Utilize ITS technologies to improve highway efficiency in emergency evacuations with advance notice.

Experience nationwide in the successful use of the transportation network in emergency evacuations with advance notice.

Date Posted

Using Highways During Evacuation Operations for Events with Advance Notice: Routes to Effective Evacuation Planning Primer Series

Summary Information

Transportation networks provide a key service during emergency evacuations. Transportation operations significantly determine the safety and efficiency with which evacuations are implemented. Although there may be multiple modes of travel involved in evacuating populations, the most frequently and heavily used are highways and secondary roads. A basic approach to strengthening the service of the transportation network in emergency evacuations is to involve the transportation community in the planning process. Fully linking the transportation sector with emergency management in all phases of preparedness will enhance the ability of the transportation sector to support emergency evacuations. Thus, the state and local agencies responsible for emergency evacuations have an interest involving the transportation sector in the development of emergency plans as well as their implementation.

The Federal Highway Administration (FHWA) has produced a primer for emergency response managers and transportation officials entitled "Using Highways during Evacuation Operations for Events with Advance Notice." The primer serves as a guide for local and state planners on the lessons learned and best practices for maximizing the use of the highway network in emergency evacuations. A fundamental step recommended by the FHWA primer is to involve transportation subject matter experts and those with appropriate authorities in the evacuation planning process. In addition to lessons learned, the FHWA primer discusses transportation resources including ITS tools, traffic operations and incident management that can support emergency evacuations.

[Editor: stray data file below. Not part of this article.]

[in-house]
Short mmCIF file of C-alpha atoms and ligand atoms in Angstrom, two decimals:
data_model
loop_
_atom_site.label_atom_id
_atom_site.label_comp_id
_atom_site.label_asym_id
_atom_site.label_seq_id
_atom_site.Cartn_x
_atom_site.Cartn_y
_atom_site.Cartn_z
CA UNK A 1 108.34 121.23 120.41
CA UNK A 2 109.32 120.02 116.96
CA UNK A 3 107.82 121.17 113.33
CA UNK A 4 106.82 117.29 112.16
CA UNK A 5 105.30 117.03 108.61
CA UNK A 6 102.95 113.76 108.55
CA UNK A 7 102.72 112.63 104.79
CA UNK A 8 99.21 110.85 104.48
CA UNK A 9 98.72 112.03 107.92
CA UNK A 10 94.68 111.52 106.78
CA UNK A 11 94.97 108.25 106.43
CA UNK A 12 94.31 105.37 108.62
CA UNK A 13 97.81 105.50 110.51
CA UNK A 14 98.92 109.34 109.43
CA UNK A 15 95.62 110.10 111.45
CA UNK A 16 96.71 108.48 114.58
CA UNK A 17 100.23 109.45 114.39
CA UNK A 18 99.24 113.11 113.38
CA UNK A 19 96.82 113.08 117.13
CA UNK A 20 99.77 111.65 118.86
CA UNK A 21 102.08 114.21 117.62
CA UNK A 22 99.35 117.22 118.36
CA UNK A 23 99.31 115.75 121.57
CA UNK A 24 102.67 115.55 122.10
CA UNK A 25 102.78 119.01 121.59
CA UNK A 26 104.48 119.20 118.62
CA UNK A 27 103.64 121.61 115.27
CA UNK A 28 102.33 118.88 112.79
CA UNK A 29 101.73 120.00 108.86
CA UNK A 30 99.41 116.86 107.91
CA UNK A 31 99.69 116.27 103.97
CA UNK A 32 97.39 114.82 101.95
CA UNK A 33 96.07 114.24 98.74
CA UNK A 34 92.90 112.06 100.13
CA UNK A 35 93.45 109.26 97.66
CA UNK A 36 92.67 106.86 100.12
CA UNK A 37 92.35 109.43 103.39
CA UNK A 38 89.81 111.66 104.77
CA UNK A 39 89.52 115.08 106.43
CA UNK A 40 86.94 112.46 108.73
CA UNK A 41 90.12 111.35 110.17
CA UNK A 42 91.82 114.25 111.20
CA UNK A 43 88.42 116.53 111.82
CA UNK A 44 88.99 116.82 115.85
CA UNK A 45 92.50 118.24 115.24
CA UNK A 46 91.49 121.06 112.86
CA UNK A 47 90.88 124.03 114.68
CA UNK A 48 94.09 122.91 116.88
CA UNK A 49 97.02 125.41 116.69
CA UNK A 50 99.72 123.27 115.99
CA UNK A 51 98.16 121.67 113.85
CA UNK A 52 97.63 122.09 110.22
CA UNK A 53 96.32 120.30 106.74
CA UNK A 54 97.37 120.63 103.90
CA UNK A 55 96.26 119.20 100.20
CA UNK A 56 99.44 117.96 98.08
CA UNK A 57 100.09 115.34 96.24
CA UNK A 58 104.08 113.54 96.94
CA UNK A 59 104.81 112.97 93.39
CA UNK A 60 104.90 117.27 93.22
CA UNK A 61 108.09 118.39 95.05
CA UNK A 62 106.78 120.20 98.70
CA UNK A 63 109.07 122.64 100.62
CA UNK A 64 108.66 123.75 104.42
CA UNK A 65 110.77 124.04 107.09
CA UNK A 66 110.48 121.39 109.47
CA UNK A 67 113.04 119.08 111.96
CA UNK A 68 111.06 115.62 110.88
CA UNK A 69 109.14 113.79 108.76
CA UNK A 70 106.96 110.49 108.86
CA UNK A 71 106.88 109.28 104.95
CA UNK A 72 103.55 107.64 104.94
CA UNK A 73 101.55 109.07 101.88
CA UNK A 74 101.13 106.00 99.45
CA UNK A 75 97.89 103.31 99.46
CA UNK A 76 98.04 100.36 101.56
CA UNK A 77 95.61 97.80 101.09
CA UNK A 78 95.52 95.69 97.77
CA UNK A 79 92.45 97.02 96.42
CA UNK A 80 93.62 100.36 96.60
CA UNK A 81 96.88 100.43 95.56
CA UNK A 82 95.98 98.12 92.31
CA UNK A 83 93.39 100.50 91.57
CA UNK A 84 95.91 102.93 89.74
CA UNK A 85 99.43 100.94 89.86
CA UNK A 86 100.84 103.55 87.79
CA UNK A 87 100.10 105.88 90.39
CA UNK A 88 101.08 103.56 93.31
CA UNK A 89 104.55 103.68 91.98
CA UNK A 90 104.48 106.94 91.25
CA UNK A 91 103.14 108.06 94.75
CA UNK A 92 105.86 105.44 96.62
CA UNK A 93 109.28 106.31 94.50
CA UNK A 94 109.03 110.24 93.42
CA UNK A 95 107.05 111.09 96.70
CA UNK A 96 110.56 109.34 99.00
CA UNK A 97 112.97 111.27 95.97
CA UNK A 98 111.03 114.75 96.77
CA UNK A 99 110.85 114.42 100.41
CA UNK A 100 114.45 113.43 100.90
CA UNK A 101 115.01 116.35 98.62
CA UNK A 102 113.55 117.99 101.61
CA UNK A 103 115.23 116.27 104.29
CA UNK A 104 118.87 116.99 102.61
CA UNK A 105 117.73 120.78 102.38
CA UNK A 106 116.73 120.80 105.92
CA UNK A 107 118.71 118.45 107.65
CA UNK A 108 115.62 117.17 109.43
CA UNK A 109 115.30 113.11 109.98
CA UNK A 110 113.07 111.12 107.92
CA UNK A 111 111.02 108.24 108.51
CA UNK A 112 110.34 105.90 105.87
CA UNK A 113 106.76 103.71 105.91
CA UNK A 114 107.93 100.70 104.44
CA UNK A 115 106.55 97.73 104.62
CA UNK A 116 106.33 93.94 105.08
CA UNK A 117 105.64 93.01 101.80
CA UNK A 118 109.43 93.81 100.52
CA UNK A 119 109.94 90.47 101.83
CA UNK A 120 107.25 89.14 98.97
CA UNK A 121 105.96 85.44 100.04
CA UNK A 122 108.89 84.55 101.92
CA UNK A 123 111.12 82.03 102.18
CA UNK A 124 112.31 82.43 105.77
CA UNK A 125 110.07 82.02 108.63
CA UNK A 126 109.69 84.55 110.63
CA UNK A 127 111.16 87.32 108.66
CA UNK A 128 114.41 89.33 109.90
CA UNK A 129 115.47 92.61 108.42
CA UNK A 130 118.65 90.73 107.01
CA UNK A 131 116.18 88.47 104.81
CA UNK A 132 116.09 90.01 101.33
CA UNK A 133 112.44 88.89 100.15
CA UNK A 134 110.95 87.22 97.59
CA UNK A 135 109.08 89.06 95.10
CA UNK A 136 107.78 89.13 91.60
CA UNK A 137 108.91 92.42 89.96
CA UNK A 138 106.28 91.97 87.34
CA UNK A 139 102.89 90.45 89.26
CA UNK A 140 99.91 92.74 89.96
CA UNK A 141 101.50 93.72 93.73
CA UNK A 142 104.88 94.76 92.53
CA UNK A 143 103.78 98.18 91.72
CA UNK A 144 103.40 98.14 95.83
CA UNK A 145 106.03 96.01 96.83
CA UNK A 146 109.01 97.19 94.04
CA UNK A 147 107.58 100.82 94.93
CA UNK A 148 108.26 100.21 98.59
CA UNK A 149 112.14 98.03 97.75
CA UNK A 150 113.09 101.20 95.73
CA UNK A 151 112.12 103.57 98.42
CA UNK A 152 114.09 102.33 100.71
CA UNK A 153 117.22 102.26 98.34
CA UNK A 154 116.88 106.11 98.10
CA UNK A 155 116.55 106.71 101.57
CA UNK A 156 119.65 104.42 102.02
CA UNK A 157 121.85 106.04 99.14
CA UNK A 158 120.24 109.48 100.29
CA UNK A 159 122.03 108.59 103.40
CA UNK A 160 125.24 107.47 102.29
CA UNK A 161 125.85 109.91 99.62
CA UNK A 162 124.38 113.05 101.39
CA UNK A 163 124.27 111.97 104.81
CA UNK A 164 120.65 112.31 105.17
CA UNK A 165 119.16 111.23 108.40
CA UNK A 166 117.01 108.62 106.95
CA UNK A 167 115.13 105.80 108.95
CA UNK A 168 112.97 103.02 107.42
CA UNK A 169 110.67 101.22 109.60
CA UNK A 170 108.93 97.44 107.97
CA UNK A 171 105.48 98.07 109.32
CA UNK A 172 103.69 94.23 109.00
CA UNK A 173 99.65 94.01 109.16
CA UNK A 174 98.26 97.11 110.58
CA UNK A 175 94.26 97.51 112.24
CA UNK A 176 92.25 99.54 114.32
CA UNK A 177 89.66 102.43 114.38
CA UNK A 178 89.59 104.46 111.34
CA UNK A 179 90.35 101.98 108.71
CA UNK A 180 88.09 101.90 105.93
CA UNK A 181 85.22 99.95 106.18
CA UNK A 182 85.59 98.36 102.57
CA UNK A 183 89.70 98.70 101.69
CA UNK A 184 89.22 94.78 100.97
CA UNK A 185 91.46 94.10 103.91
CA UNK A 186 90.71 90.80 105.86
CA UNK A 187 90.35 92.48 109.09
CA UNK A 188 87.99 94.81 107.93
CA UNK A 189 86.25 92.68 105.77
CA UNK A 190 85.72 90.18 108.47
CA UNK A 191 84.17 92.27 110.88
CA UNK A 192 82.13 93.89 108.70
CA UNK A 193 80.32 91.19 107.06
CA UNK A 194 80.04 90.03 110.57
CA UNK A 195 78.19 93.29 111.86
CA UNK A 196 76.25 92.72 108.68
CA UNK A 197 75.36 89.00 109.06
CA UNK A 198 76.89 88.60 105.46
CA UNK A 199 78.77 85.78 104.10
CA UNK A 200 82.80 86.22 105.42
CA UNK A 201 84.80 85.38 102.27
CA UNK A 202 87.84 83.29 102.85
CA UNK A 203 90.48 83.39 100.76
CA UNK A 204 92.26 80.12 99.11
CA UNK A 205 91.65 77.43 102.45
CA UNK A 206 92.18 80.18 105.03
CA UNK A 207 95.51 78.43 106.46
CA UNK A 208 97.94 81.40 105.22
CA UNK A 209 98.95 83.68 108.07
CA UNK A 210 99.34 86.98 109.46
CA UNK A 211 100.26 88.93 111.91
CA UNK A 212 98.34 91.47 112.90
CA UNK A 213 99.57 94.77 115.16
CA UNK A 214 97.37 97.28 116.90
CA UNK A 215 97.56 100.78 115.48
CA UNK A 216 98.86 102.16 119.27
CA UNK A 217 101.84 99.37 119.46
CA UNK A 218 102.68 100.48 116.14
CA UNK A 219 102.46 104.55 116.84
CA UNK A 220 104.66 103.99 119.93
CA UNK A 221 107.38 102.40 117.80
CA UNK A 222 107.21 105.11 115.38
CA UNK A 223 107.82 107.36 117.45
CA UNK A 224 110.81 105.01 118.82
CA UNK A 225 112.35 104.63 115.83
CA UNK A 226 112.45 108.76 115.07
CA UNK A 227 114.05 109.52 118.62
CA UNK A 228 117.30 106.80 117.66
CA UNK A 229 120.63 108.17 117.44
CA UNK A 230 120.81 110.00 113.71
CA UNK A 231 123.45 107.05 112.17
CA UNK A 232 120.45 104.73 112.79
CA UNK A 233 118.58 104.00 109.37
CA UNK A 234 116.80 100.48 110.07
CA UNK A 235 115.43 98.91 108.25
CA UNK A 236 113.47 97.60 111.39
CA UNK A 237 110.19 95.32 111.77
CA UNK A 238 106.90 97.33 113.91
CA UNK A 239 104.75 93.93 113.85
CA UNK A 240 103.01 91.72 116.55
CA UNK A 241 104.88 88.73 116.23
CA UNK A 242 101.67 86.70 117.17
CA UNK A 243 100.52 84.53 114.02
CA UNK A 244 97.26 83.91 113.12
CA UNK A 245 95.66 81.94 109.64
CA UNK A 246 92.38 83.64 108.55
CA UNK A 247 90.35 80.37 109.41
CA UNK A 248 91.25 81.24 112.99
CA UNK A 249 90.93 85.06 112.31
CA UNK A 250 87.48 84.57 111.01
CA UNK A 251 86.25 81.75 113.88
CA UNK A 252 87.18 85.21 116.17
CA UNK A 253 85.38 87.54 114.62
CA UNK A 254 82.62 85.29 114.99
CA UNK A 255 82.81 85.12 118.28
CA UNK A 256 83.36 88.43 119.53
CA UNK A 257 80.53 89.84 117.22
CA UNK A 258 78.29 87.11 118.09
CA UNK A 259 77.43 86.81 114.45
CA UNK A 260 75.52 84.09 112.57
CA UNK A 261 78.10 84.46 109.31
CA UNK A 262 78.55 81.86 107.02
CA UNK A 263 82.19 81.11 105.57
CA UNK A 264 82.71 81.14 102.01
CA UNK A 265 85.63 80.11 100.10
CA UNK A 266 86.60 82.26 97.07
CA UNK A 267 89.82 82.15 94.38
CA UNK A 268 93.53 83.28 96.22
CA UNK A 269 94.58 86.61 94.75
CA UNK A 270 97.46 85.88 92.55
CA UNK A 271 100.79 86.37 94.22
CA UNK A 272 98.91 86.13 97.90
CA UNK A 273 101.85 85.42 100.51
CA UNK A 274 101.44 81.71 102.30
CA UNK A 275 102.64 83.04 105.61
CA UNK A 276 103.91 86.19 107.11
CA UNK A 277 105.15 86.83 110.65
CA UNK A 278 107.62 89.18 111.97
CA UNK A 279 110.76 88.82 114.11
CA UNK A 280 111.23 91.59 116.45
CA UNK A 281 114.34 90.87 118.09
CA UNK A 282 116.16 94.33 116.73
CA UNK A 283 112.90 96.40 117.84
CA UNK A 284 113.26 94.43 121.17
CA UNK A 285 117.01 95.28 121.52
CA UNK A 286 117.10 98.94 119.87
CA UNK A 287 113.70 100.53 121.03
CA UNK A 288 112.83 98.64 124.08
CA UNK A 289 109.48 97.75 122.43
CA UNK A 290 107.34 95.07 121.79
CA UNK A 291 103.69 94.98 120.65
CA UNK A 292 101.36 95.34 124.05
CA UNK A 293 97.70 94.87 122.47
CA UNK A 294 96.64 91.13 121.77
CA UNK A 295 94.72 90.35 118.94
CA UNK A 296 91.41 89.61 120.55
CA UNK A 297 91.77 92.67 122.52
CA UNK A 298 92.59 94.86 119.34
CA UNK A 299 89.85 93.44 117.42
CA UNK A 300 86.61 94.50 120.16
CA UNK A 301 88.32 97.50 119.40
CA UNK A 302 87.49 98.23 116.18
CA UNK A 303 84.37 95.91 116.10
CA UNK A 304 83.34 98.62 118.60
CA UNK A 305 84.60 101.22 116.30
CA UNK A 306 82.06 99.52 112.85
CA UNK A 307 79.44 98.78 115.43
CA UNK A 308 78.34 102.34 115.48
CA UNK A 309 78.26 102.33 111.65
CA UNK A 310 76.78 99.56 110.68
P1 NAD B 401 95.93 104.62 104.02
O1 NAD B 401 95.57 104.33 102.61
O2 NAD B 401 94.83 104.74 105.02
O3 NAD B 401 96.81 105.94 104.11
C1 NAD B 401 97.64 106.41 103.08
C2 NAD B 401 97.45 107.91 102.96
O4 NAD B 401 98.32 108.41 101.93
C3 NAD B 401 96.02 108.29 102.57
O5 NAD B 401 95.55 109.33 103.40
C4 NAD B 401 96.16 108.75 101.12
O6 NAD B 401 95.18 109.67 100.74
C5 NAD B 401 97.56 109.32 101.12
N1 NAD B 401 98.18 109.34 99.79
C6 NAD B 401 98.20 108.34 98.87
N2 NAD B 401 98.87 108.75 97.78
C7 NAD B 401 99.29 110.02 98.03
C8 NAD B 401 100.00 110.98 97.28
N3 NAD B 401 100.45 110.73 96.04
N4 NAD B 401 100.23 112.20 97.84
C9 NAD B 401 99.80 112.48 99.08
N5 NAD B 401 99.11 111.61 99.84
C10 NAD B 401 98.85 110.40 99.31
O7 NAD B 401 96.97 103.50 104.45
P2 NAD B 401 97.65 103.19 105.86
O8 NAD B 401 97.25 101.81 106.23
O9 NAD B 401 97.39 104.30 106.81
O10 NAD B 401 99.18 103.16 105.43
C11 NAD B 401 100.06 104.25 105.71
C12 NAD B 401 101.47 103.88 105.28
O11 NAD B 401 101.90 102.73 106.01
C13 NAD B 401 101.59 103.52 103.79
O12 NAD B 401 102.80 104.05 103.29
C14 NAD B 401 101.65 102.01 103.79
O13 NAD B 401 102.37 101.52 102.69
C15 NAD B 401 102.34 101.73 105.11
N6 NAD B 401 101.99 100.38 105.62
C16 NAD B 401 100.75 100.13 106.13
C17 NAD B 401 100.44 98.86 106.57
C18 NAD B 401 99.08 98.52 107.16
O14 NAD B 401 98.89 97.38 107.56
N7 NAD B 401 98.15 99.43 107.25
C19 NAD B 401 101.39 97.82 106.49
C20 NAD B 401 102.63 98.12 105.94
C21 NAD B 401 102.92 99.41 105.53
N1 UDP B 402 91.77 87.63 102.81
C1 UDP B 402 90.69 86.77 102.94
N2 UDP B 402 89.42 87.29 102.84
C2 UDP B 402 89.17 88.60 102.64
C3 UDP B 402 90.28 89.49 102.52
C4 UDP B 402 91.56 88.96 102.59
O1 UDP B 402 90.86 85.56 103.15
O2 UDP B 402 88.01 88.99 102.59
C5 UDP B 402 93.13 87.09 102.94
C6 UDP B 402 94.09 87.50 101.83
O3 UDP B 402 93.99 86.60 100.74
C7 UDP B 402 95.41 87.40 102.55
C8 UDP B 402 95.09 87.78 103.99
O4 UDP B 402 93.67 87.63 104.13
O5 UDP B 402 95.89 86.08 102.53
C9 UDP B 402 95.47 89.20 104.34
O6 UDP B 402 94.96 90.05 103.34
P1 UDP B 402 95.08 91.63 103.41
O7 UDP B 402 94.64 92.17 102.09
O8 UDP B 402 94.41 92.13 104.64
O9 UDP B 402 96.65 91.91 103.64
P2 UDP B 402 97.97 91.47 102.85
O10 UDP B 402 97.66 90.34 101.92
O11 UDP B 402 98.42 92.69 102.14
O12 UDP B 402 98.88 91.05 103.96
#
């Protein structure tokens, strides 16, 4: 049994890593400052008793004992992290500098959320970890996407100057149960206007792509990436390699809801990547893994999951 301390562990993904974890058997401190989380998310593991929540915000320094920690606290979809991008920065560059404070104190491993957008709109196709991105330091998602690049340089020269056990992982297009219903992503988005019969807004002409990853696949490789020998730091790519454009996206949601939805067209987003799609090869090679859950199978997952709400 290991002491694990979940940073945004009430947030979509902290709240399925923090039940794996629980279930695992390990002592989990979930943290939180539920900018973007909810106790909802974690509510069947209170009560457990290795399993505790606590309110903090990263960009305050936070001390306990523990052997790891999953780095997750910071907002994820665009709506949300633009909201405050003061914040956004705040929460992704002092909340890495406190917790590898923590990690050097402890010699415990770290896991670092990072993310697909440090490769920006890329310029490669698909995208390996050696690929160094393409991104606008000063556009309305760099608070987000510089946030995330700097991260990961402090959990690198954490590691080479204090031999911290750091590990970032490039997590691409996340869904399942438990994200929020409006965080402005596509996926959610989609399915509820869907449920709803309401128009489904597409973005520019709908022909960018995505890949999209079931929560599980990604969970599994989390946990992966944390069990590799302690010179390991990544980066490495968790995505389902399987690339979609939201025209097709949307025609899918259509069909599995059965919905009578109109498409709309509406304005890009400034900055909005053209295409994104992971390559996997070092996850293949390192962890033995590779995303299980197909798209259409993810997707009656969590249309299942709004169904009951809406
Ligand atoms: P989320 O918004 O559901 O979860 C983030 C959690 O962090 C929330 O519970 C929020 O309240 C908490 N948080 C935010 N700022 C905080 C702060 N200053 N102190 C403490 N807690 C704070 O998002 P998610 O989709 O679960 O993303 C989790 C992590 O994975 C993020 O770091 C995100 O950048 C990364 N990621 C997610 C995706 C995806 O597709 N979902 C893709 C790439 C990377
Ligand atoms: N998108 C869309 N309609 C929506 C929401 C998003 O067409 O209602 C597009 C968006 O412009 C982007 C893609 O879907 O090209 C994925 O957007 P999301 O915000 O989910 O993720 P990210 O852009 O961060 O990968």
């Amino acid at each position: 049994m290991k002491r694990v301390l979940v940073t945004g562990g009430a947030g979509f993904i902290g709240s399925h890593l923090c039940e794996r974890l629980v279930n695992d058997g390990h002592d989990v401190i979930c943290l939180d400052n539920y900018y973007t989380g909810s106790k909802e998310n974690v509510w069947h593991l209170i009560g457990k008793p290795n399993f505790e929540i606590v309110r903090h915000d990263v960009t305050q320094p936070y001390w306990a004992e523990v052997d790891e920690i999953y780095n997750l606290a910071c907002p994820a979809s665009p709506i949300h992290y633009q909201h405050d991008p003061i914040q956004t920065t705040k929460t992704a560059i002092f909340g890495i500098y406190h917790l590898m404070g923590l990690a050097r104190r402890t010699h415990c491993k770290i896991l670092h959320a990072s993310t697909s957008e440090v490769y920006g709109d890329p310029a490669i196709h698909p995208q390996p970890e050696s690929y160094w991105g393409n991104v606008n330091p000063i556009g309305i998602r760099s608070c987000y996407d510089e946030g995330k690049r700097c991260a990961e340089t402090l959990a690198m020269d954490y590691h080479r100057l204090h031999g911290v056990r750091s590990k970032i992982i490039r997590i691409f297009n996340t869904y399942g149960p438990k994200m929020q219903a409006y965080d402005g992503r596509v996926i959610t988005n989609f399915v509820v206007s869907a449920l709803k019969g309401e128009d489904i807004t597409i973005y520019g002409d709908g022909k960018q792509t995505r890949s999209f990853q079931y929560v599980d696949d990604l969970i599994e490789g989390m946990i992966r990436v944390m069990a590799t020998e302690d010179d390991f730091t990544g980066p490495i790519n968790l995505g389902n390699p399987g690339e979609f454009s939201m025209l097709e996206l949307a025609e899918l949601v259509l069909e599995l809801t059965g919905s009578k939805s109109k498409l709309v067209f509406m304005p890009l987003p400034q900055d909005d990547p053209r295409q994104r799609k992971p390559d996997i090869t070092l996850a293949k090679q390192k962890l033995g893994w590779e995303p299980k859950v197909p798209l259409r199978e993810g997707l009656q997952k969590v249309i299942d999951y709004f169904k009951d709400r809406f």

Lessons Learned

Intelligent Transportation Systems (ITS) improves the efficiency of the transportation network in emergency evacuations by optimizing traffic flow and providing real-time, accurate information to evacuees in transit. By planning ahead, jurisdictions with ITS can anticipate the best way to use their ITS equipment in their emergency response. Listed below are ITS technologies and ideas about their use in evacuation operations.

  • Use Variable Message Signs (VMS) to inform evacuees en route about travel times, location of traffic incidents, alternate routes and shelter locations. VMS fill a niche in the traveler information system by communicating with motorists who are en route who may not have access to other sources of information (such as the internet, telephone or television). VMS can be pre-programmed or programmed in real-time.
  • Use Traveler Information-Dial 511 to provide local information on road conditions, evacuation routes and weather updates. As of February, 2008, Dial 511 is accessible by 47% of the U.S. population, and it is expected to reach 70% of the population by 2009. Many states have deployed comprehensive 511 web sites with detailed information on travel conditions including interactive maps, live camera coverage of roadways and incident location. Some states include a separate hotline for emergency information specific to their location. For example, the Florida Department of Transportation (DOT) has a hotline on hurricane shelters for Tampa, and the Southeast and Central regions.